Defense Secretary Mark Esper confirmed Tuesday that the U.S. was actively considering a drawdown of about 4,000 of the estimated 13,000 troops in Afghanistan -- "with or without" a political agreement with the Taliban on a ceasefire to their constant deadly attacks.
Esper said a decision on a withdrawal from Afghanistan would be made "in the coming weeks." It had the backing, he said, of Army Gen. Austin Scott Miller, commander of U.S. and coalition troops in Afghanistan. He also said the troops being withdrawn could be repositioned to the Pacific in an effort to contain China.
"So [Miller's] confident that he can go down to a lower number," Esper said.
Miller was in Washington last week to brief members of the Senate Armed Services Committee in a closed session.
"I have issued no orders yet to [draw down troops]," Esper said to reporters traveling with him Monday. A transcript of the briefing was posted on the Pentagon's website Tuesday.
"We'll just take this a day at a time and see how things play out in the coming weeks," he added. "We want to consult closer with our allies, but at the end of the day it will be the commander in chief's decision."
Esper told reporters he had been thinking of a drawdown "for quite some time now" as the U.S. focuses on peace negotiations with the Taliban led by special U.S. envoy Zalmay Khalilzad. He made similar comments last week in testimony to the House Armed Services Committee.
"I would like to go down to a lower number because I want to either bring those troops home," he said, or have them "redeployed to the Indo-Pacific to face off our greatest challenge in terms of the great power competition -- that's vis-a-vis China."
President Donald Trump has acknowledged his reluctance in agreeing to the recommendations of former Defense Secretary Jim Mattis to boost the number of troops in Afghanistan from the 8,600 that were there when President Barack Obama left office.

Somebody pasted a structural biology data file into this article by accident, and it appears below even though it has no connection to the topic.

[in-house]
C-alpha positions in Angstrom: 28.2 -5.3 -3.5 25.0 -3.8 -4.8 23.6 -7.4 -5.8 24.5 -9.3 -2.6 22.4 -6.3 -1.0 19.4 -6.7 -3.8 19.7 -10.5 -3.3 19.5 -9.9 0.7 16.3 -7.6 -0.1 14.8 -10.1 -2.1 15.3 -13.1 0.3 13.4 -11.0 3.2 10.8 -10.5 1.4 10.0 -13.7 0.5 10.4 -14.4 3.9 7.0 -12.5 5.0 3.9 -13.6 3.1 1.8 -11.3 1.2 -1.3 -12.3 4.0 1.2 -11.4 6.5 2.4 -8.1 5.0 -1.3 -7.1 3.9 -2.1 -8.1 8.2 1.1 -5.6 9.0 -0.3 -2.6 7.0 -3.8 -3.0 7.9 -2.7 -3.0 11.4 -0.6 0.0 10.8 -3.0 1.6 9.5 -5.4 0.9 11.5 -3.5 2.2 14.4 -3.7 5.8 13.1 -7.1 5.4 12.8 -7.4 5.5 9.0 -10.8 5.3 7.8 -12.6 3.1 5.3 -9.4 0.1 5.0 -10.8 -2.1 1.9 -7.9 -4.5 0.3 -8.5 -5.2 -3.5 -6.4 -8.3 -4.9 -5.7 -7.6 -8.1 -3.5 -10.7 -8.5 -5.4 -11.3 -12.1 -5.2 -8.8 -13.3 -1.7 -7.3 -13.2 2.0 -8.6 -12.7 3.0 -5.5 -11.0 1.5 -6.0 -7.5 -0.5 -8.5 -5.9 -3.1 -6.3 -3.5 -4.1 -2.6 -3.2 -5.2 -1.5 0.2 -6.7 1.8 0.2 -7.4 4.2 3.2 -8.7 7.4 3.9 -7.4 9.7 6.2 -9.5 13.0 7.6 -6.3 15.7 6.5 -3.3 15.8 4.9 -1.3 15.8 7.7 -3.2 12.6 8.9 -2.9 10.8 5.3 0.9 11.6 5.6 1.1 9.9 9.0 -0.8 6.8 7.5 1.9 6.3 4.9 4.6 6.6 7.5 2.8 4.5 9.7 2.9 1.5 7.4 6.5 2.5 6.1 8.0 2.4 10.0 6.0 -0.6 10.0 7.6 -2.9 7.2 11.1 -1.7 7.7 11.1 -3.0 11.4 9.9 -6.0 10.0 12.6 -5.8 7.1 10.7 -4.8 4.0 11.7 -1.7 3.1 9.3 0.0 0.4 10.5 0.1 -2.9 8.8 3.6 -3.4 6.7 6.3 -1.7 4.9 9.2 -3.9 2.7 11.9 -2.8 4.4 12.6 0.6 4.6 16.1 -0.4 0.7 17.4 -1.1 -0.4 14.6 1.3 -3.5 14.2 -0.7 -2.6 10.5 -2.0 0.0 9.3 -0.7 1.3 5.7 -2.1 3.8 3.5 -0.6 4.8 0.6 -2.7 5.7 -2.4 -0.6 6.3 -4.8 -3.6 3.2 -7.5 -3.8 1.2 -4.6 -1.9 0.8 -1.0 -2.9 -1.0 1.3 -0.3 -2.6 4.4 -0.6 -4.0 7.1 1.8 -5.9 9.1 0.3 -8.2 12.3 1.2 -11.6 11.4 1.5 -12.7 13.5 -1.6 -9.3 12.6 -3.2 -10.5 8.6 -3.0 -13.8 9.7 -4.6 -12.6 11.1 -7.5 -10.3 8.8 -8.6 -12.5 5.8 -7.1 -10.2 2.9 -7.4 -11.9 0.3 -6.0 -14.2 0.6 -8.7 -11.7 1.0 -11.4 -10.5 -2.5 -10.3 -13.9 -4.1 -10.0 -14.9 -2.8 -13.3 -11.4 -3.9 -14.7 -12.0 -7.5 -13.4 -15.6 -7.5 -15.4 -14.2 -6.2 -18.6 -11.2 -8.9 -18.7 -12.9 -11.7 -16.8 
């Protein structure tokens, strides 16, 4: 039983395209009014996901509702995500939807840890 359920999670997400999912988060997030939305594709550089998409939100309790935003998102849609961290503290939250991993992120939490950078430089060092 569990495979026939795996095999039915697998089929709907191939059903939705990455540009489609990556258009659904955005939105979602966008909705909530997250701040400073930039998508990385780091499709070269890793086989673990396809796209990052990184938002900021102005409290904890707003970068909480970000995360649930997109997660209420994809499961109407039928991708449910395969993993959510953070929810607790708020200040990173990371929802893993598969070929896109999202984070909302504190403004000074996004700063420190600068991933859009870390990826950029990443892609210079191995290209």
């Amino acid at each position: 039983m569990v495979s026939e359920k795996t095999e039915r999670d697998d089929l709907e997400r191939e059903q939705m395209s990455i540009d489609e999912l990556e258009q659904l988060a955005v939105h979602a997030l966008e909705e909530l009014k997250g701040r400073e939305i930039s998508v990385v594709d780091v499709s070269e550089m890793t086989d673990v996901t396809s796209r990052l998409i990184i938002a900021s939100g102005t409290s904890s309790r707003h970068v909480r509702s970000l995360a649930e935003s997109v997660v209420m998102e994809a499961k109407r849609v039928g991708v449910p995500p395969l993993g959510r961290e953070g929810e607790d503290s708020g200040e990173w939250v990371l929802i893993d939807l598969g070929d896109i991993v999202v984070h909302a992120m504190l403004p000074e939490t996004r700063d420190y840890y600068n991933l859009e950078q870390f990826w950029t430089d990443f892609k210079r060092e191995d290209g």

He also has repeatedly questioned the worth of the mission. In August, he said the U.S. was "not really fighting" in the 18th year of war in Afghanistan.
"We're almost a police force over there. We're not supposed to be a police force," he said.
In a surprise Thanksgiving visit to U.S. troops at Bagram air base north of Kabul, Trump said he was considering reducing the number of troops in Afghanistan "very substantially."
In a visit to Kabul Tuesday, Sen. Lindsey Graham, R-South Carolina, a close ally of the president, said he could support a drawdown of U.S. troop strength to 8,600, the same number in Afghanistan at the end of the Obama administration.
In a news conference at the headquarters of the NATO Resolute Support mission in Afghanistan, Graham said a drawdown would be enabled by what he saw as the increasing capabilities of the Afghan security forces, which have been struggling against the near-daily attacks of the Taliban and the ISIS offshoot known as ISIS-K, or Islamic State-Khorasan Province.
"As they achieve capability, the number of U.S. forces necessary can go down," Graham said.
Khalilzad last met with representatives of the Taliban on Dec. 12 in the Gulf state of Qatar. He sent out a tweet later that day saying he had he "expressed outrage" to the Taliban representatives at an attack last week on a medical facility near Bagram that killed at least two and wounded dozens.
The Taliban, which has refused thus far to negotiate with the Kabul government, "must show they are willing [and] able to respond to Afghan desire for peace," Khalilzad said.
On Tuesday, Afghanistan's Tolo News reported that 10 civilians were killed when a roadside bomb destroyed their vehicle in Khost province.
In a report Tuesday, the United Nations Children's Fund (UNICEF) said that 631 children were killed and another 1,830 wounded in attacks in the first nine month of 2019. The report said the figures on children marked an 11% increase over the same period in 2018.
"Even by Afghanistan's grim standards, 2019 has been particularly deadly for children," UNICEF Executive Director Henrietta Fore said in a statement.
Esper said the peace negotiations offered the only path forward but would not delay a withdrawal.
"I think, again, today the best solution for Afghanistan is a political agreement, but I think we could go down to a lower number with or without that political agreement," he said.
-- Richard Sisk can be reached at Richard.Sisk@Military.com.